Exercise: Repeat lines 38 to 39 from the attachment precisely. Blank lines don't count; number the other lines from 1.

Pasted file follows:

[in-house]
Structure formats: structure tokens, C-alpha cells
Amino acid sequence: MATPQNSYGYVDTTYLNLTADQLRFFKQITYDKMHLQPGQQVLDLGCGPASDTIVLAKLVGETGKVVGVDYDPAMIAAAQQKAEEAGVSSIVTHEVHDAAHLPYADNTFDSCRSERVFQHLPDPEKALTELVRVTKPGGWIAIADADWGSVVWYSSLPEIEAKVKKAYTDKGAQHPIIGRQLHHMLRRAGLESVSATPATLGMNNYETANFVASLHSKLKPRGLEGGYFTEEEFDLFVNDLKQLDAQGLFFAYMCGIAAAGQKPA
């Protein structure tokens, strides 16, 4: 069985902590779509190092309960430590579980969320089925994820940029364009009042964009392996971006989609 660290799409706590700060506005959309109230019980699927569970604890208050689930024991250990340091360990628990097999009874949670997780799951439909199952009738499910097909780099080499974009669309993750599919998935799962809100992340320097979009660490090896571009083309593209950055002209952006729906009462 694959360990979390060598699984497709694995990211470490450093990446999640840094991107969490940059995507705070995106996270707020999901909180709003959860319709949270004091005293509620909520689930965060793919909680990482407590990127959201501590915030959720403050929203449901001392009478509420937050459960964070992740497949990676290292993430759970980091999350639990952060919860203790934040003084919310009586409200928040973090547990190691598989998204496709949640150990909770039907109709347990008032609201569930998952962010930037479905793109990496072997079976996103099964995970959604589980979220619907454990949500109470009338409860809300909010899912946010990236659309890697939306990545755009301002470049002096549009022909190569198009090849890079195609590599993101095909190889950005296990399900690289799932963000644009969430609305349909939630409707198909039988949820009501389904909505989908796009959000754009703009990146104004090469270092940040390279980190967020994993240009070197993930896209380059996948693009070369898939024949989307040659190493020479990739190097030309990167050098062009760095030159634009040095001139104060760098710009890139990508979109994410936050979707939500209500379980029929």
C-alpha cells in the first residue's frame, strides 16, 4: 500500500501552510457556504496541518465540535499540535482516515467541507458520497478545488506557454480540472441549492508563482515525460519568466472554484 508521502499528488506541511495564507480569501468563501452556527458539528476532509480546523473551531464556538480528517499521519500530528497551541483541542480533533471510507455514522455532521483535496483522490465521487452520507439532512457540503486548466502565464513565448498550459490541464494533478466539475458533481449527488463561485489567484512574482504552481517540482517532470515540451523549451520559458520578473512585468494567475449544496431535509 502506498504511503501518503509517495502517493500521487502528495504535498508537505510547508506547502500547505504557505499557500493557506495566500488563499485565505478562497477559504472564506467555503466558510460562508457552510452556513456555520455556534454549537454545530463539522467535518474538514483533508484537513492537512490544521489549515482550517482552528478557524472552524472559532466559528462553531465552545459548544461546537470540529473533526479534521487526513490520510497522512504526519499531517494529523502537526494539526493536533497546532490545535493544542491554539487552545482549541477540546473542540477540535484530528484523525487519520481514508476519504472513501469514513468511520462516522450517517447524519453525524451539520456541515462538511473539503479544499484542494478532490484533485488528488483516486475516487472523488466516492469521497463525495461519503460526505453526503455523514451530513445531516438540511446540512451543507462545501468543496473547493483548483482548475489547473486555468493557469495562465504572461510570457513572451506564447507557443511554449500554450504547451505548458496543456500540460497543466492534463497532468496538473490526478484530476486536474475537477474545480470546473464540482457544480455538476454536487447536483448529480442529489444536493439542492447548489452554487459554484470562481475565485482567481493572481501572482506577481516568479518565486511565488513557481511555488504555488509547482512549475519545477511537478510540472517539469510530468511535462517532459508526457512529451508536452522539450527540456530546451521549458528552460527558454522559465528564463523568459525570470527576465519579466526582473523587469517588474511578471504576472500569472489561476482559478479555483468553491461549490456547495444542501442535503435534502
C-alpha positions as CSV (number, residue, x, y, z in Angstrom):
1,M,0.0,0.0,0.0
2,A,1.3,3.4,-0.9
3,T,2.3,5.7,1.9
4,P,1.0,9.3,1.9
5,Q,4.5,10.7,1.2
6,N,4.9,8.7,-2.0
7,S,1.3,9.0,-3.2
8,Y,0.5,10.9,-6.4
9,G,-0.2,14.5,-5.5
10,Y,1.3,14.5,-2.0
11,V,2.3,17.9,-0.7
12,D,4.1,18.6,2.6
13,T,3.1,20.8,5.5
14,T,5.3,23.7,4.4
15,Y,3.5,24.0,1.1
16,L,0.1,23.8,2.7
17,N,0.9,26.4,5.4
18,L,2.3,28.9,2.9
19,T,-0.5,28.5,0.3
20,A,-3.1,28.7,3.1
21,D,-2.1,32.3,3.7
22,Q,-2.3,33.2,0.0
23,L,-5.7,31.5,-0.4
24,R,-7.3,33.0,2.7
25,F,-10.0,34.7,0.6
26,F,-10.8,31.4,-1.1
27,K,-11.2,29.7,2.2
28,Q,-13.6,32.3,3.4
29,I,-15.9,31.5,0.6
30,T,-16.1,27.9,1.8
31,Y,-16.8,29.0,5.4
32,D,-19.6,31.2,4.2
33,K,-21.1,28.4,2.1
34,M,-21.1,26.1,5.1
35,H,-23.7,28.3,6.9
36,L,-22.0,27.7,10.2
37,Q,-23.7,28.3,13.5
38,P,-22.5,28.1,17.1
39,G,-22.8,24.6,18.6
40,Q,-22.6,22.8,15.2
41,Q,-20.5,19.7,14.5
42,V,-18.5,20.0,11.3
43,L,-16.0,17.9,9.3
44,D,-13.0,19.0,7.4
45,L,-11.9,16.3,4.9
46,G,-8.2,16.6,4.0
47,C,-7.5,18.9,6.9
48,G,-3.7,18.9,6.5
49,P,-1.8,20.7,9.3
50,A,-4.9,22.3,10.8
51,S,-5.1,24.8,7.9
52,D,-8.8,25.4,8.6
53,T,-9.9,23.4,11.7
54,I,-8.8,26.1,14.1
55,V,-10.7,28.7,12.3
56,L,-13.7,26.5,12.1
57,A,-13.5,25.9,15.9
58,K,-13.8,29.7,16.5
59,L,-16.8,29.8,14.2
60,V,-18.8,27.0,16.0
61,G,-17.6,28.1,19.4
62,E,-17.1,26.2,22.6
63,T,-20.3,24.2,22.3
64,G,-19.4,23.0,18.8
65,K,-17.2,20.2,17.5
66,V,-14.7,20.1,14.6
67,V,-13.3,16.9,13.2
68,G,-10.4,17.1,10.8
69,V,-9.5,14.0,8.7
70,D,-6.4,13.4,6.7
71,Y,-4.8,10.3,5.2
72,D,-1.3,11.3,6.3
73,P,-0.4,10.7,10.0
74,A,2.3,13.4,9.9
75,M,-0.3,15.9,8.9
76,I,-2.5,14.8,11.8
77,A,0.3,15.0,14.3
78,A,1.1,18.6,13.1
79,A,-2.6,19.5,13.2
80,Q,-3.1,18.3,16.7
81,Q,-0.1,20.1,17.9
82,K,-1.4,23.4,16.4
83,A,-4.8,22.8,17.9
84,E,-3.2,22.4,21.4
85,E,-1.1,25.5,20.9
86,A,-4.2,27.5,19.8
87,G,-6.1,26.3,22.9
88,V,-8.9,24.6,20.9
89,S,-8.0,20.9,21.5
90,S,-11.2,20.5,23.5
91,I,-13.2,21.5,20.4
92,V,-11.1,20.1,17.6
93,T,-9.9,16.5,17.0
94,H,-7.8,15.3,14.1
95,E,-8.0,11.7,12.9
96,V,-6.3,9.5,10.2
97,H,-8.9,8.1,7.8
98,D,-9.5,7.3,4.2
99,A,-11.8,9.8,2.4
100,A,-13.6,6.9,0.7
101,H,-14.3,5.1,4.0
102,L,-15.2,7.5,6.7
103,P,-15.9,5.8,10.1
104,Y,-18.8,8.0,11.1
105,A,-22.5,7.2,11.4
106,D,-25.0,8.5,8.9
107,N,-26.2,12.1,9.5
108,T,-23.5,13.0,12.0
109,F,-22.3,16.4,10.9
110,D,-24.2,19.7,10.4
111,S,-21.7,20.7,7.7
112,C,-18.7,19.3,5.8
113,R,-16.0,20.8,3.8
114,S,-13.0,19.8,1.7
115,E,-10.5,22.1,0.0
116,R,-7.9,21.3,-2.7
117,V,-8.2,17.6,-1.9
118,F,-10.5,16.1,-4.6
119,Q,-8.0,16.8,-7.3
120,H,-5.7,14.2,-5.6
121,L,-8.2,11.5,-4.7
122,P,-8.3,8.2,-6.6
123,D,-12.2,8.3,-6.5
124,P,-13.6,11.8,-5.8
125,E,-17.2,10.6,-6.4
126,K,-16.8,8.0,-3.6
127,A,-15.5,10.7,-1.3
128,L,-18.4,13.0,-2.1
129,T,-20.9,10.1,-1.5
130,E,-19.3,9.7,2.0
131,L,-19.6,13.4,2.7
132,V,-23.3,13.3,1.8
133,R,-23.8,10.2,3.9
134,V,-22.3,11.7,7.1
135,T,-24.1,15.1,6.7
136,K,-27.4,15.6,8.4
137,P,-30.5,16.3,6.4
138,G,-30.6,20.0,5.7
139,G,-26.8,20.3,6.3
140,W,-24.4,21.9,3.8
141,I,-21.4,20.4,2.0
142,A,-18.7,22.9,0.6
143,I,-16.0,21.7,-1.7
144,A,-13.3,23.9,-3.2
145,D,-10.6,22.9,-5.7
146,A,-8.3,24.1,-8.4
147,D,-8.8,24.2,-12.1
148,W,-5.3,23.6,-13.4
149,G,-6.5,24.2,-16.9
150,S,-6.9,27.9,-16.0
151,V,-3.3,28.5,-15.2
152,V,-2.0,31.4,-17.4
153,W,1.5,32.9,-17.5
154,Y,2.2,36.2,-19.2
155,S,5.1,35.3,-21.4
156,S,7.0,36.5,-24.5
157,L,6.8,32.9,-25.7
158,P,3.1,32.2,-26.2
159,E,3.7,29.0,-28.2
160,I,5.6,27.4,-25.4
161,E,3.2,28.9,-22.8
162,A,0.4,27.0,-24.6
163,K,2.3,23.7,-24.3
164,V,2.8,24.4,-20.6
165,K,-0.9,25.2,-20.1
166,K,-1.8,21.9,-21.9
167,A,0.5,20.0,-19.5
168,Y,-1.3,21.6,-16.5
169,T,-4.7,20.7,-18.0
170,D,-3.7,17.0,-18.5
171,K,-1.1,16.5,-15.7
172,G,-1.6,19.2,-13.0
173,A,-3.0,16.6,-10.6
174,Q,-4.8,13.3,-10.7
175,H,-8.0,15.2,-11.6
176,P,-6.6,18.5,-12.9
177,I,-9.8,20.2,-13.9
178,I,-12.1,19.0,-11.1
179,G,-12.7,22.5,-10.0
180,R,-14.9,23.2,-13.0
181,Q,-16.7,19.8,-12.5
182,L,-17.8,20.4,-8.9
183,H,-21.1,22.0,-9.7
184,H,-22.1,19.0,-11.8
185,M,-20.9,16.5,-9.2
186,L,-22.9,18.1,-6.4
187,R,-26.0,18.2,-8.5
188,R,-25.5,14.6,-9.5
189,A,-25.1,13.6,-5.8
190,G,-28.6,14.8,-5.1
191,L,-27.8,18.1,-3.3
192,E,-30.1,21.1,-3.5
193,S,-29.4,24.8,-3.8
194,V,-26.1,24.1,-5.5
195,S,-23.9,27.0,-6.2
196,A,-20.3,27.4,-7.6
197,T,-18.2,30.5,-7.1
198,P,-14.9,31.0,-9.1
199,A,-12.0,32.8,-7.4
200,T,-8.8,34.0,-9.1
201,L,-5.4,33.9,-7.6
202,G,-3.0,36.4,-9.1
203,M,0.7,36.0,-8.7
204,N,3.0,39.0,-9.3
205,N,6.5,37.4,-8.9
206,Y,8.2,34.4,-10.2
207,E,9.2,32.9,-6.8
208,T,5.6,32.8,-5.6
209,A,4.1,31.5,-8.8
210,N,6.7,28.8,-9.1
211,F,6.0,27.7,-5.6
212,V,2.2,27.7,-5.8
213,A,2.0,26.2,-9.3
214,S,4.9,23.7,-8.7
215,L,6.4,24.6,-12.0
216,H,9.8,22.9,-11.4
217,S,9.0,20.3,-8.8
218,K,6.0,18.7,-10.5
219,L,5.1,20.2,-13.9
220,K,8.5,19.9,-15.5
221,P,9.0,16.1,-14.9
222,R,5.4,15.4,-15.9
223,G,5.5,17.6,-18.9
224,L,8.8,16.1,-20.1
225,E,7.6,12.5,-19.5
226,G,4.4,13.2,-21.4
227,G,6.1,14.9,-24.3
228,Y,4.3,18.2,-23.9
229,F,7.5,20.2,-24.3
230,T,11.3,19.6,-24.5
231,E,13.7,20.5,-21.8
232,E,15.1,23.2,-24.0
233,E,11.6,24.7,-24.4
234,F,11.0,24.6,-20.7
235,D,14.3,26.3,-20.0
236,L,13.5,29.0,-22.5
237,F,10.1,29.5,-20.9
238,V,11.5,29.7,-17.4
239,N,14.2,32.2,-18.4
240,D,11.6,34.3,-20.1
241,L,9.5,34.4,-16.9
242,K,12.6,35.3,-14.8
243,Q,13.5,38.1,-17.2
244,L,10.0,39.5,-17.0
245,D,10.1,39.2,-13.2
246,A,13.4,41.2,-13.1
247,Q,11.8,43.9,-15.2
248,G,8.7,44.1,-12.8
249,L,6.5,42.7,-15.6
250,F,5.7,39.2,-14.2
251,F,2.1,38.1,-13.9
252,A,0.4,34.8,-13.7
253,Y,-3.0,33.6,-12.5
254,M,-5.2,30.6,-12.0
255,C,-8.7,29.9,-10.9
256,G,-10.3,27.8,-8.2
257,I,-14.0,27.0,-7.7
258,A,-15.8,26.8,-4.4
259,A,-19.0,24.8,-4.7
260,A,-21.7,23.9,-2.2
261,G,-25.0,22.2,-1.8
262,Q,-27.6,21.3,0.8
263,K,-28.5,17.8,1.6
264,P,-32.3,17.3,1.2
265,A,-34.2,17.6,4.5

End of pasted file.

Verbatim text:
32,D,-19.6,31.2,4.2
33,K,-21.1,28.4,2.1